Travel Through Time

Celebrating 50 Years of Metro Vancouver Regional Parks
1967 to 2017

1966

A Regional Parks Plan for the Lower Mainland Region is created to meet the outdoor recreation needs of Lower Mainland residents (Population = 1 million)

1960s - 1970s

50 Year History of Regional Parks - Part 1: Land for Leisure

1967

The Vancouver-Fraser Park District is formed to carry out the plan. Its priority: acquire land "while it is available and before prices rise too much"

1969

The first regional parks open to the public

Aldergrove Regional Park (Abbotsford / Langley)
Belcarra Regional Park (Belcarra / Anmore / Port Moody)
Boundary Bay Regional Park (Delta)
Capilano River Regional Park (North Vancouver / West Vancouver)
Campbell Valley Regional Park (Langley)
Kanaka Creek Regional Park (Maple Ridge)

1971

The fish hatchery is built at Capilano River Regional Park

1972

Regional Parks become part of the Greater Vancouver Regional District. "Parks are the region’s breathing spaces."

1978

Derby Reach Regional Park (Langley) is opened to the public.

1979

Burnaby Lake Regional Park (Burnaby) is established. Regional Parks begins offering nature education programs

1981-1989

Seven more regional parks are opened:

Deas Island Regional Park (Delta)
Minnekhada Regional Park (Coquitlam)
Crippen Regional Park (Bowen Island)
Matsqui Trail Regional Park (Abbotsford)
Lynn Headwaters Regional Park (North Vancouver)
Tynehead Regional Park (Surrey)
Pacific Spirit Regional Park (Vancouver)

1980s - 1990s

50 Year History of Regional Parks: Part 2 - Lions, Tigers & Bears

1990s

Development pressure raises public interest in conserving large, undyked Fraser River floodplains, leading to the acquisition of land in 1995 for a future park.

1990

Iona Beach Regional Park is established (Richmond)

1991

Lynn Headwaters Regional park becomes largest regional park in the system at 3,700 hectares.

1992-1996

Five more regional parks and one regional park reserve added to the system:

Widgeon Marsh Regional Park Reserve (Port Coquitlam)
Glen Valley Regional Park (Langley / Abbotsford)
Barnston Island Regional Park (Electoral Area A)
Brae Island Regional Park (Langley)

Fraser Islands Regional Park Reserve (Richmond/Burnaby)

Colony Farm Regional Park (Coquitlam / Port Coquitlam)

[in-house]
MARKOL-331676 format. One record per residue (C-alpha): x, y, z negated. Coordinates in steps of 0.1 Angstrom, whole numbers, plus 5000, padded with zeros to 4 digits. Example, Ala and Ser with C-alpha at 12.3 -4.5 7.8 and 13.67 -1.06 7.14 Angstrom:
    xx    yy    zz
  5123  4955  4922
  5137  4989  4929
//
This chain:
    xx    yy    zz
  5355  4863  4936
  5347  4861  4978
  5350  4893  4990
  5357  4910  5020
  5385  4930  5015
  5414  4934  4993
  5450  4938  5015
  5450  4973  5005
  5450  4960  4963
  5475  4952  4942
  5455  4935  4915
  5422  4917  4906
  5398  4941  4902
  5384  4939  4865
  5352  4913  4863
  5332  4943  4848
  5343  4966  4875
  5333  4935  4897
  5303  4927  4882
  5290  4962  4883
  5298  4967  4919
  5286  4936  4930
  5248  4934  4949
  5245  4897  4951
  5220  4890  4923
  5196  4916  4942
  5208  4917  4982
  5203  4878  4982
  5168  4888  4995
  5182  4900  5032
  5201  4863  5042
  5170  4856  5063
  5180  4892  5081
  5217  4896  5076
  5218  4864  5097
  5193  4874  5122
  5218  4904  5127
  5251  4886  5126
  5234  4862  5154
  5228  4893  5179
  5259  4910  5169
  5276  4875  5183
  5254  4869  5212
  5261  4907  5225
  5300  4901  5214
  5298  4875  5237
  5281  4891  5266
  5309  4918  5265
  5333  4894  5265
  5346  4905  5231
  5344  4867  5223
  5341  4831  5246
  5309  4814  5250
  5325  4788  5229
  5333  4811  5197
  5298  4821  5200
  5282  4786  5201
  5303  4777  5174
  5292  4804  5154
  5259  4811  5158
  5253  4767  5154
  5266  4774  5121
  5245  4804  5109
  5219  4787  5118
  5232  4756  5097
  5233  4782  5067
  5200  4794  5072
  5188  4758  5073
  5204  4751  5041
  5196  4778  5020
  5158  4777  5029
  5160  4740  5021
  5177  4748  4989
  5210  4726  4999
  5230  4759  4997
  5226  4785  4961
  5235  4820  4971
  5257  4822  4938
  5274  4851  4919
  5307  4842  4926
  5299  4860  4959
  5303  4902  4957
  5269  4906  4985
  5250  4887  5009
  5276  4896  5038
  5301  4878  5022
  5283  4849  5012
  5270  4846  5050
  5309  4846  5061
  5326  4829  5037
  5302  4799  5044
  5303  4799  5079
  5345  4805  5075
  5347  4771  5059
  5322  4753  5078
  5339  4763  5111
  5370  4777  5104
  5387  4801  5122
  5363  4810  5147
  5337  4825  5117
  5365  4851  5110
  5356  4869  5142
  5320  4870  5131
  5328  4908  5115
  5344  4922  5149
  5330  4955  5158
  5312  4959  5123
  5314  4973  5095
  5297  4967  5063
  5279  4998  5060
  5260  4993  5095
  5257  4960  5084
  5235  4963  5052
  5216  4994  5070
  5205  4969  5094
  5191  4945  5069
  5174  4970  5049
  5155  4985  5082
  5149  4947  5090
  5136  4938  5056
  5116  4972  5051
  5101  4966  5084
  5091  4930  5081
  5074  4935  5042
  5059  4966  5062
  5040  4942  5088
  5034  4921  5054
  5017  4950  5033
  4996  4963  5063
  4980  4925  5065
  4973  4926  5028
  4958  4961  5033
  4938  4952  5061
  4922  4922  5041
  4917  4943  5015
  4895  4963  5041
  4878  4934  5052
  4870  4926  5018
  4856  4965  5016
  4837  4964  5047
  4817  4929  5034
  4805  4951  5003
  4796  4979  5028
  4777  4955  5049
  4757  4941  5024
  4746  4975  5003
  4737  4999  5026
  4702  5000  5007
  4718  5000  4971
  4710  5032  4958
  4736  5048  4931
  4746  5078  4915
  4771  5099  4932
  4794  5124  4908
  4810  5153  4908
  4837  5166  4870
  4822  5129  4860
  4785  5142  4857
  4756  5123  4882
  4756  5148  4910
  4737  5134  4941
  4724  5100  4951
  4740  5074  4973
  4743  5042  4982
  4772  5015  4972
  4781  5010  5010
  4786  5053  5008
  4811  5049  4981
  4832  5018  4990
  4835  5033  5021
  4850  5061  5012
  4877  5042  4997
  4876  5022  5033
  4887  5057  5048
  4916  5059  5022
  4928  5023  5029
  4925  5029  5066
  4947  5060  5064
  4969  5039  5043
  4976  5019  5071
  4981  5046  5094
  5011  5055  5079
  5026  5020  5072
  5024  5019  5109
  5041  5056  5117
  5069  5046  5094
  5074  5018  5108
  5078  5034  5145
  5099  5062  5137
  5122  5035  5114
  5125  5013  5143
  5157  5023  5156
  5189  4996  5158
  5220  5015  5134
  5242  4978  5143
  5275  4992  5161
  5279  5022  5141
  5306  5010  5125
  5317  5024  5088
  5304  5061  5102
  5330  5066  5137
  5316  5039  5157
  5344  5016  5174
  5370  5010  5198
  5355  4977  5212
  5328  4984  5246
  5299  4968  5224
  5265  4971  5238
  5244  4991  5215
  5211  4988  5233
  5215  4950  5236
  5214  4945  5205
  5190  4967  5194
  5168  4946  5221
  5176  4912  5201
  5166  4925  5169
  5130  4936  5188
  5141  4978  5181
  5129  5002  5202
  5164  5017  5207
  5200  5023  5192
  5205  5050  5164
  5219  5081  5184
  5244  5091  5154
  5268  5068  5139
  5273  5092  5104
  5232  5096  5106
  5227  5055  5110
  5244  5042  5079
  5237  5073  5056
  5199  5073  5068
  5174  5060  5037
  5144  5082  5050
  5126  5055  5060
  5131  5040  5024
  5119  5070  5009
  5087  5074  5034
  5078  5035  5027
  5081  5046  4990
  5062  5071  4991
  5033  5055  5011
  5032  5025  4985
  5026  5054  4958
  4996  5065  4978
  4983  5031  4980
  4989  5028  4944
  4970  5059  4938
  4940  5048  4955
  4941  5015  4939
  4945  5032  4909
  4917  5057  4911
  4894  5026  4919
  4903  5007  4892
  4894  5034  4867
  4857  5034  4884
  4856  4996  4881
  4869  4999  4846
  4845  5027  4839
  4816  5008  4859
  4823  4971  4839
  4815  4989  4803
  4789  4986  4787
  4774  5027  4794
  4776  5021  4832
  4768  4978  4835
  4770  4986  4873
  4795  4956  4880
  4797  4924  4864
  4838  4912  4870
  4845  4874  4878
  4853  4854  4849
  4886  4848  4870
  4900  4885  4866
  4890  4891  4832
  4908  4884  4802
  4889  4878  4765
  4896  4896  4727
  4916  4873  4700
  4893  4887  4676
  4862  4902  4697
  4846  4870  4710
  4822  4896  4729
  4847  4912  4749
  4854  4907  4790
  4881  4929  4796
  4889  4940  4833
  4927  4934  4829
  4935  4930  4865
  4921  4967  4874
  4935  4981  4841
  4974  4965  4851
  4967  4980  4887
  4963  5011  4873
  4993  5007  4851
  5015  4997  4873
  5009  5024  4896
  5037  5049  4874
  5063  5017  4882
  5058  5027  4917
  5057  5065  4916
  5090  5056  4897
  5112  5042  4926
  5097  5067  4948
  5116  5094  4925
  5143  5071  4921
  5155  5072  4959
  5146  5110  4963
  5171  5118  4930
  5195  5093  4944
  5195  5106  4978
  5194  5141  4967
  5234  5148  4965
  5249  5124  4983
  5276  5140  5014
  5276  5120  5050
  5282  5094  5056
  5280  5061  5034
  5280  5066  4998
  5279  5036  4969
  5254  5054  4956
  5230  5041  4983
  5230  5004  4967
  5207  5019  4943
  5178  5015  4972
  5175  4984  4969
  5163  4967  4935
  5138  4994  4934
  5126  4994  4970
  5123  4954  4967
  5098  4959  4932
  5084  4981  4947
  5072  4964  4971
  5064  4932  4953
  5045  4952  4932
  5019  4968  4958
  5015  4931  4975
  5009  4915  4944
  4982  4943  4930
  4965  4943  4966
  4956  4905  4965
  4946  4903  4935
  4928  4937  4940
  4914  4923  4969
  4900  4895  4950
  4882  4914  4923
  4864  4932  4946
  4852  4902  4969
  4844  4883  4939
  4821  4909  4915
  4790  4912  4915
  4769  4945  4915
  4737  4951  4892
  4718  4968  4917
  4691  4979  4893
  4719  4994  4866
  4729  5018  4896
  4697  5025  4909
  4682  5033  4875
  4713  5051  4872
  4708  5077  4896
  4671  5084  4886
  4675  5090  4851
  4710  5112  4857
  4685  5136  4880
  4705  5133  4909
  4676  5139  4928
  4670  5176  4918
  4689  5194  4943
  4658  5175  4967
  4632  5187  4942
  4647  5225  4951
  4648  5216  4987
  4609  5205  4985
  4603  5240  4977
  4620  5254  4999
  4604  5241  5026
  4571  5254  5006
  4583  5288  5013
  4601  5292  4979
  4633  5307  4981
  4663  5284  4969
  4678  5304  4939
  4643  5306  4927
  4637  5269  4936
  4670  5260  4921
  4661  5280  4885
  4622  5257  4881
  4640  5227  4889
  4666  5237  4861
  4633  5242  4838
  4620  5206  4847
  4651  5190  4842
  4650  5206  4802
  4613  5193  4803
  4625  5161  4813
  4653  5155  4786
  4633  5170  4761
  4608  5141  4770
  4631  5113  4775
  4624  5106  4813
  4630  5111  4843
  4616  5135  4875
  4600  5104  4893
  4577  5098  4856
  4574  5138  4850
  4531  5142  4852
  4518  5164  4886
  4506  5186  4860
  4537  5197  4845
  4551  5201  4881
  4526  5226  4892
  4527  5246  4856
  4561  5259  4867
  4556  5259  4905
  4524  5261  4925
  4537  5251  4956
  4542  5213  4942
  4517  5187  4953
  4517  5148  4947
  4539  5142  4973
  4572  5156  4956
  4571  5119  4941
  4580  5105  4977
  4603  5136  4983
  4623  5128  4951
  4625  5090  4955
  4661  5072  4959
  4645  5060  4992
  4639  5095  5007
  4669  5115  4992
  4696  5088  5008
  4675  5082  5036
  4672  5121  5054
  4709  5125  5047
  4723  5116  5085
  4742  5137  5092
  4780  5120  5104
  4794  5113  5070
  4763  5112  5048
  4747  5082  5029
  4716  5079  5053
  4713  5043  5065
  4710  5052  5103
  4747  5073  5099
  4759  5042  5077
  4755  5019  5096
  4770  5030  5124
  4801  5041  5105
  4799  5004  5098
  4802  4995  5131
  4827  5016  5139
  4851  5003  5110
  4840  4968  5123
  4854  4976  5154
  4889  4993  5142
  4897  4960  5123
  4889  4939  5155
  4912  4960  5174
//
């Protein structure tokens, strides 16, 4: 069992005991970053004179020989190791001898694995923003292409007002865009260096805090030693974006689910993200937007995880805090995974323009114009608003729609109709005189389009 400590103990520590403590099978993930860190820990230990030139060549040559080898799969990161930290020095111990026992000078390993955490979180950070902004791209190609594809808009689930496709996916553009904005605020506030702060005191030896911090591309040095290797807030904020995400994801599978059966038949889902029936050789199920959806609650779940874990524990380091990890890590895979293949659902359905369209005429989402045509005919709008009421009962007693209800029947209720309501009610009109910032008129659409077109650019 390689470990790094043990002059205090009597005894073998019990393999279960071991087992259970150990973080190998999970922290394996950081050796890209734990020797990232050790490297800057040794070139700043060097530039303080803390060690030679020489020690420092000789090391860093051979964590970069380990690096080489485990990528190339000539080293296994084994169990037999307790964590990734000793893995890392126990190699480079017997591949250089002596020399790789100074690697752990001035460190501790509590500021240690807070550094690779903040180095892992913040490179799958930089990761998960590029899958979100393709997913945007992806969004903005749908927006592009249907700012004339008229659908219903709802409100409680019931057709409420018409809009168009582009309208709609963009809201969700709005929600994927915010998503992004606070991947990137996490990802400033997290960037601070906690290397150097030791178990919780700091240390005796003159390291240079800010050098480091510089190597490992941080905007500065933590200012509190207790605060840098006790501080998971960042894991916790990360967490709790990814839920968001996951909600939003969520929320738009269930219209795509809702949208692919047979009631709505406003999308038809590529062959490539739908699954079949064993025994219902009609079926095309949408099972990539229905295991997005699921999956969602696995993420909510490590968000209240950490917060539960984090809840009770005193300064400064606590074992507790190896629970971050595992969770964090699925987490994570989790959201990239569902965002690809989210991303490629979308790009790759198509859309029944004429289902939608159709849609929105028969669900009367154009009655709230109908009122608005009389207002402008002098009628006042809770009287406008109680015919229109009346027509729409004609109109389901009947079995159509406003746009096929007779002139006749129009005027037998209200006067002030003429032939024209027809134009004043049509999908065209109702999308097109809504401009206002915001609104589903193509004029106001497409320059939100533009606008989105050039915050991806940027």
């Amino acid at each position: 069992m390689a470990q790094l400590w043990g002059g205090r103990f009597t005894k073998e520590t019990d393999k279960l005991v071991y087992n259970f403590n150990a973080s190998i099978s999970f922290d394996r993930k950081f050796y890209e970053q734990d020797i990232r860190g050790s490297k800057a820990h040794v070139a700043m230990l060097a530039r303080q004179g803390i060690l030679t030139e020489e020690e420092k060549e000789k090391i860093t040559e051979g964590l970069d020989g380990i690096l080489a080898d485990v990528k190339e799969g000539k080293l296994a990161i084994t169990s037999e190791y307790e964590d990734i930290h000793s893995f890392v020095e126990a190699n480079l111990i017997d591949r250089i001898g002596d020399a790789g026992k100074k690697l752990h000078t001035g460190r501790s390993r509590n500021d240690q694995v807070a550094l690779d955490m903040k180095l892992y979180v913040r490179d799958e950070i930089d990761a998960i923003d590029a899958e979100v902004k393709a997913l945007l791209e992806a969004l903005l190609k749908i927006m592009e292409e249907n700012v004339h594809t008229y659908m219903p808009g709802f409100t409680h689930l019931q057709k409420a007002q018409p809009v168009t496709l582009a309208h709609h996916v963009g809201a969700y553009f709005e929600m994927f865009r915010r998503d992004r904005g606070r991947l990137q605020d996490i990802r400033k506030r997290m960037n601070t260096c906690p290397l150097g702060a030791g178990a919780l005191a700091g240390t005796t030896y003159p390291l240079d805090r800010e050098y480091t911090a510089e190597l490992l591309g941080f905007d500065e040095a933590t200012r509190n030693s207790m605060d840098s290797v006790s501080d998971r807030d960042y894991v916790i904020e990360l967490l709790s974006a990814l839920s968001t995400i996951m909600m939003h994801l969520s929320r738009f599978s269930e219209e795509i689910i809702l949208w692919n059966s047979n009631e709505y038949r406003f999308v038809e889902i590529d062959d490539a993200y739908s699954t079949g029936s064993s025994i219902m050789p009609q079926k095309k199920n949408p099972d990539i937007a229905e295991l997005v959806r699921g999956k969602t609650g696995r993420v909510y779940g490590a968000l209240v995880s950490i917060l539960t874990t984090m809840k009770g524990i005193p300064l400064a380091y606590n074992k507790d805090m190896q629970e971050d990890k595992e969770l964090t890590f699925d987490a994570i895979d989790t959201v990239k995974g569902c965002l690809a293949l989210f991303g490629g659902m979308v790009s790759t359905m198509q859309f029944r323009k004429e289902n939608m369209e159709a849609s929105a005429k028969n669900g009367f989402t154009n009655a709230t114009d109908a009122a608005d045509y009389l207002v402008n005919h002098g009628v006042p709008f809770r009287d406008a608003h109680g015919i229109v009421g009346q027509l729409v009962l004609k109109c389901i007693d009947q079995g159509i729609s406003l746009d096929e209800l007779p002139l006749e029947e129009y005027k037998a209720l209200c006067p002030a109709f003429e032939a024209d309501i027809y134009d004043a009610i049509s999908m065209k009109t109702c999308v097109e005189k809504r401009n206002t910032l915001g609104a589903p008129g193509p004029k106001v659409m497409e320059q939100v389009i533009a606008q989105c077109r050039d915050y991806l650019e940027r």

1999

Minnekhada Regional Park hosts a study to minimize impacts on its resident bats, especially a colony of Townsend’s big-eared-bats, a species-at-risk.

2000

Blaney Bog Regional Park Reserve is established (Maple Ridge)

2000s

50 Year History of Regional Parks: Part 3 - Protect & Connect

2002

Thwaytes Landing Regional Park (North Vancouver) is established with a goal of maintaining the biodiversity of BC’s southernmost fjord. & Brunette-Fraser Regional Greenway (Burnaby / New Westminster) is opened to the public.

2004

Burns Bog Ecological Conservancy Area (Delta) & Codd Wetland Ecological Conservancy Area (Maple Ridge)

2005

As development in the region increases and greenspace decreases, there is an emphasis on conservation and sustainability.

2007

Pitt River Regional Greenway (Pitt Meadows) & North Alouette Regional Greenway (Maple Ridge)

2010

Delta South Surrey Regional Greenway (Delta / Surrey)

2011

Seymour River Regional Greenway (North Vancouver) & Sumas Mountain Interregional Park (Abbotsford)

2015

Enhancement project at Campbell Valley Regional Park supports wetland and pollinator meadow habitat.

2016

Regional Parks Plan updated

Goal 1: Protect important natural areas to contribute to the liveability of the region and enhance connections with other parks or natural areas.

Goal 2: Within the context of natural area protection, provide opportunities for people to connect with, enjoy, be active and learn about the environment.

2016

Surrey Bend Regional Park is established (Surrey)

Now

With a population of 2.5 million people and growing, what comes next?